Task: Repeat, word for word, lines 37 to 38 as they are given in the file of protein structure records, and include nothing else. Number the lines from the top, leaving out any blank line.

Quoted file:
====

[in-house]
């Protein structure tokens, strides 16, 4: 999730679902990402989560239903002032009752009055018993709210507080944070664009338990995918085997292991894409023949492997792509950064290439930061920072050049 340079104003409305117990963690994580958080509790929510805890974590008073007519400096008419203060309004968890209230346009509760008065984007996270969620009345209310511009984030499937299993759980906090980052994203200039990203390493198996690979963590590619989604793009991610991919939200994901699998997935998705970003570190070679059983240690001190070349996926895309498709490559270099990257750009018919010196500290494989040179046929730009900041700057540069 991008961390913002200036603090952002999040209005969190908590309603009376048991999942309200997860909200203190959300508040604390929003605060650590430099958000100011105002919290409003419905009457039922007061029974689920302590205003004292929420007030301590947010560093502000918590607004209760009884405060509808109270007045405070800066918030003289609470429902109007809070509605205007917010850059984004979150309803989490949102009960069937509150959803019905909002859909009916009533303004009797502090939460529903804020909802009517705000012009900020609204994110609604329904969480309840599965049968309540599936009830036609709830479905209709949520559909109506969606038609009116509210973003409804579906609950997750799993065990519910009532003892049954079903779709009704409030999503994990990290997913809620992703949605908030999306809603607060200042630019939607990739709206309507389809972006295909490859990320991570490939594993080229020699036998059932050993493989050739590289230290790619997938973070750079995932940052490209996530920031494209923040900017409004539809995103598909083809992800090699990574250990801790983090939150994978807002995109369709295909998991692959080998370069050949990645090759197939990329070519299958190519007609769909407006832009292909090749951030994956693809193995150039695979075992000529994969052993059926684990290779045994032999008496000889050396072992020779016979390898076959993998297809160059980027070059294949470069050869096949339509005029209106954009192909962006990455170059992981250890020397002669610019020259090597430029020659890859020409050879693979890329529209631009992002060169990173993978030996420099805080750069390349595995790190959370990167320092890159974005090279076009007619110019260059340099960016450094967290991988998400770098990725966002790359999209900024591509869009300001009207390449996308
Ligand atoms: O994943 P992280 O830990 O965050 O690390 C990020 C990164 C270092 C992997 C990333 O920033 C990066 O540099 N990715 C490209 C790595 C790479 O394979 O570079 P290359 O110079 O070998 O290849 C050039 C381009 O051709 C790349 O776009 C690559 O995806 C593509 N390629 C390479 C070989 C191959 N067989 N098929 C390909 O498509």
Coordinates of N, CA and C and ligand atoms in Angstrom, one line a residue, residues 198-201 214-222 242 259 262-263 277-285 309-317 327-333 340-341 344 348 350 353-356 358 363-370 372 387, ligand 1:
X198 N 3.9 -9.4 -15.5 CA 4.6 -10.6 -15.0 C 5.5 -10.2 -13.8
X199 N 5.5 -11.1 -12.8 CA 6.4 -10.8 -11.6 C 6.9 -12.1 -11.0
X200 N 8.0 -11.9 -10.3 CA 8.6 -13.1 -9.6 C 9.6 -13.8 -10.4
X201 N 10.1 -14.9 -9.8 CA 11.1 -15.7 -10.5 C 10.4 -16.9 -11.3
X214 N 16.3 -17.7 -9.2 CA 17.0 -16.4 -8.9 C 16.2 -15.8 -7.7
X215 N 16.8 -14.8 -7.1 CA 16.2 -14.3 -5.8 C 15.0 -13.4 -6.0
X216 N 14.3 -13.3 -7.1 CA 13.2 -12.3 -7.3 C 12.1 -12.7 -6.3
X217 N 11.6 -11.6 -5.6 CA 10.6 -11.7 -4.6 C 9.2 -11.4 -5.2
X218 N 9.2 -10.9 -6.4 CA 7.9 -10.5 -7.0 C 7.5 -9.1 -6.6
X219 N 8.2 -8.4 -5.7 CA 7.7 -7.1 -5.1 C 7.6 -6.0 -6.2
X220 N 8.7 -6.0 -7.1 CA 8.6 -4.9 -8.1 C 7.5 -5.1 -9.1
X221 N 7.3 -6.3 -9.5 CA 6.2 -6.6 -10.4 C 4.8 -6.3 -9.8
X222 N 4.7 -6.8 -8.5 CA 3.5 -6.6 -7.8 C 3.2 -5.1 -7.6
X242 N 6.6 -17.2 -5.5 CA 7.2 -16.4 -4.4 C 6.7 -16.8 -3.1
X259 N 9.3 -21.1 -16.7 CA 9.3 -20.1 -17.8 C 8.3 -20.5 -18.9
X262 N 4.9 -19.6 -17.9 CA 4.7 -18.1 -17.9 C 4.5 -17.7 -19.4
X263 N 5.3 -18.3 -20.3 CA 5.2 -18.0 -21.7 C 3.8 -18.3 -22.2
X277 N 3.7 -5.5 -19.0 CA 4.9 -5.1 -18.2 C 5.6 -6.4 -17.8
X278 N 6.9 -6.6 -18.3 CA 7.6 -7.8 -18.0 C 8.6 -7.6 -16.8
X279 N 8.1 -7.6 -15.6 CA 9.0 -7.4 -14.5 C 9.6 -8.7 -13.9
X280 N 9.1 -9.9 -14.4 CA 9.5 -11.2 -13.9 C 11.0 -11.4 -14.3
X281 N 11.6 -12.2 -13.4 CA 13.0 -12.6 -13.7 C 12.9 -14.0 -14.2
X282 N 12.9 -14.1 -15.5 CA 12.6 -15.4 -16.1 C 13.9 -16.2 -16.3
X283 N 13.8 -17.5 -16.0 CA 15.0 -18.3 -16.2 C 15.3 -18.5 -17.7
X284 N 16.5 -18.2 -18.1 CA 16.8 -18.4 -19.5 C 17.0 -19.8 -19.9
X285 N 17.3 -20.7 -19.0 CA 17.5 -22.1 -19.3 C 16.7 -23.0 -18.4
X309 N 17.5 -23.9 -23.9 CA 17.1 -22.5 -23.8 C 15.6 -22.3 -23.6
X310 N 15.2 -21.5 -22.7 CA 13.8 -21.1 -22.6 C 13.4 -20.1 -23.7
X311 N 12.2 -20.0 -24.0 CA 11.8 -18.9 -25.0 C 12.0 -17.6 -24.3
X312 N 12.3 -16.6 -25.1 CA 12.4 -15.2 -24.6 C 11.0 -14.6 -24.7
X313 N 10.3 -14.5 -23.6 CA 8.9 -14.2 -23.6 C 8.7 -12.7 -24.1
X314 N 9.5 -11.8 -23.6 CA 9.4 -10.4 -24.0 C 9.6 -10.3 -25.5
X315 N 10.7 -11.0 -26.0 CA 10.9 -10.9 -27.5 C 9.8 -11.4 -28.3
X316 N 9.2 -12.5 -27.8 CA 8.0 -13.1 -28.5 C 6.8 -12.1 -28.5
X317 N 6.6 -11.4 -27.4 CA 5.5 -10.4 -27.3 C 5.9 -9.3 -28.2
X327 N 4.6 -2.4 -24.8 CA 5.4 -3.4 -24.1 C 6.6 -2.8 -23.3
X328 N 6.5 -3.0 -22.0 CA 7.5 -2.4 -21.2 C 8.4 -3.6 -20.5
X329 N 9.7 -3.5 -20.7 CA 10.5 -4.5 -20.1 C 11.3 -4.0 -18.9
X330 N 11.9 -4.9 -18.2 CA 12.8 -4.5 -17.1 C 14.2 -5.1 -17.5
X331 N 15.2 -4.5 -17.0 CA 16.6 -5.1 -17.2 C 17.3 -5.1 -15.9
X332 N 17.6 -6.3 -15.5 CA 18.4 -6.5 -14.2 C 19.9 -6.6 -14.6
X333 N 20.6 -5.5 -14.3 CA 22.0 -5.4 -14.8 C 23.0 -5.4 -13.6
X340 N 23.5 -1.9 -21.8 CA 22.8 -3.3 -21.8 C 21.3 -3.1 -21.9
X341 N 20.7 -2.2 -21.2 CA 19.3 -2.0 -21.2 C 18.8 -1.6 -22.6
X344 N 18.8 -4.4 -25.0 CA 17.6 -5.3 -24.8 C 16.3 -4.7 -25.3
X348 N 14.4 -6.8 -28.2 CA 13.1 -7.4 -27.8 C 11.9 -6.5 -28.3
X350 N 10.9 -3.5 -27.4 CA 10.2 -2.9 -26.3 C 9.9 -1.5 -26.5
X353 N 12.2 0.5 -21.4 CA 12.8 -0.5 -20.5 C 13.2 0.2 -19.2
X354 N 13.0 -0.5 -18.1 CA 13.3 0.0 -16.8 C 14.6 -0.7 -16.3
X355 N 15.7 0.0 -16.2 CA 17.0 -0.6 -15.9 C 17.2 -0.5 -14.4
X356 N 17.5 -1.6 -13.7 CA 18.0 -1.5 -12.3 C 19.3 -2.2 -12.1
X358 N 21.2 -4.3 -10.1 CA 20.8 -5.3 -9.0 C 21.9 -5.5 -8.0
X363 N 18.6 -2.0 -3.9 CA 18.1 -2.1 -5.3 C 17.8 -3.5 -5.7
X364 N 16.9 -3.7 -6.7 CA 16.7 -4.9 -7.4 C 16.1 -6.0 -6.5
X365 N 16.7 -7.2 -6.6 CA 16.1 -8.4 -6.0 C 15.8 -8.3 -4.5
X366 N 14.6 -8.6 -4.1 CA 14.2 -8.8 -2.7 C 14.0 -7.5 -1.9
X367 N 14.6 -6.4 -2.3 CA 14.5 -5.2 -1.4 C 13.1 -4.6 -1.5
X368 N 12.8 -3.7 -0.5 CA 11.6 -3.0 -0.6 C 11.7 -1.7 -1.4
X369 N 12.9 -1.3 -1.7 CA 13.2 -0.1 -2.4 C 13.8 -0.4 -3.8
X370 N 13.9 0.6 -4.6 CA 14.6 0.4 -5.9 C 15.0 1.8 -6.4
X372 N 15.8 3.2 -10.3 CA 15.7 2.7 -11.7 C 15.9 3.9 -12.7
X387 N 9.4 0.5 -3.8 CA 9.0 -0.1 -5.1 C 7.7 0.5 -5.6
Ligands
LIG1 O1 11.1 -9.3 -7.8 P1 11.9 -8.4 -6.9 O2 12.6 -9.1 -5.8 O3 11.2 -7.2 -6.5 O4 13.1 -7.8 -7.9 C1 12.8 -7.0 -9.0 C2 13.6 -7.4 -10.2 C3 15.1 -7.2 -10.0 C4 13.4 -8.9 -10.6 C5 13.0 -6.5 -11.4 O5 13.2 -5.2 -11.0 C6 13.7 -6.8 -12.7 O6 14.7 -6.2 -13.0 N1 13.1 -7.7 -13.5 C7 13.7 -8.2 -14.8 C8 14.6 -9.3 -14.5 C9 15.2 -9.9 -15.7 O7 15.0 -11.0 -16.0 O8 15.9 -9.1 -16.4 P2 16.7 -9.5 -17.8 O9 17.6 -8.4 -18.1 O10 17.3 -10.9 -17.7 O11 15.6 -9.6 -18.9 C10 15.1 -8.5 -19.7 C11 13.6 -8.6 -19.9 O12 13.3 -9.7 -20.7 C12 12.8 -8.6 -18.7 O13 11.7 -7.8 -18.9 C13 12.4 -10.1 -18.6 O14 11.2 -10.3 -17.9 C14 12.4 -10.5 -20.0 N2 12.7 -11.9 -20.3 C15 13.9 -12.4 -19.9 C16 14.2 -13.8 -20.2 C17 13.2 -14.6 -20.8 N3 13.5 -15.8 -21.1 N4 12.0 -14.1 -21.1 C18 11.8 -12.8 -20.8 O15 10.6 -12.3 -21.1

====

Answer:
X315 N 10.7 -11.0 -26.0 CA 10.9 -10.9 -27.5 C 9.8 -11.4 -28.3
X316 N 9.2 -12.5 -27.8 CA 8.0 -13.1 -28.5 C 6.8 -12.1 -28.5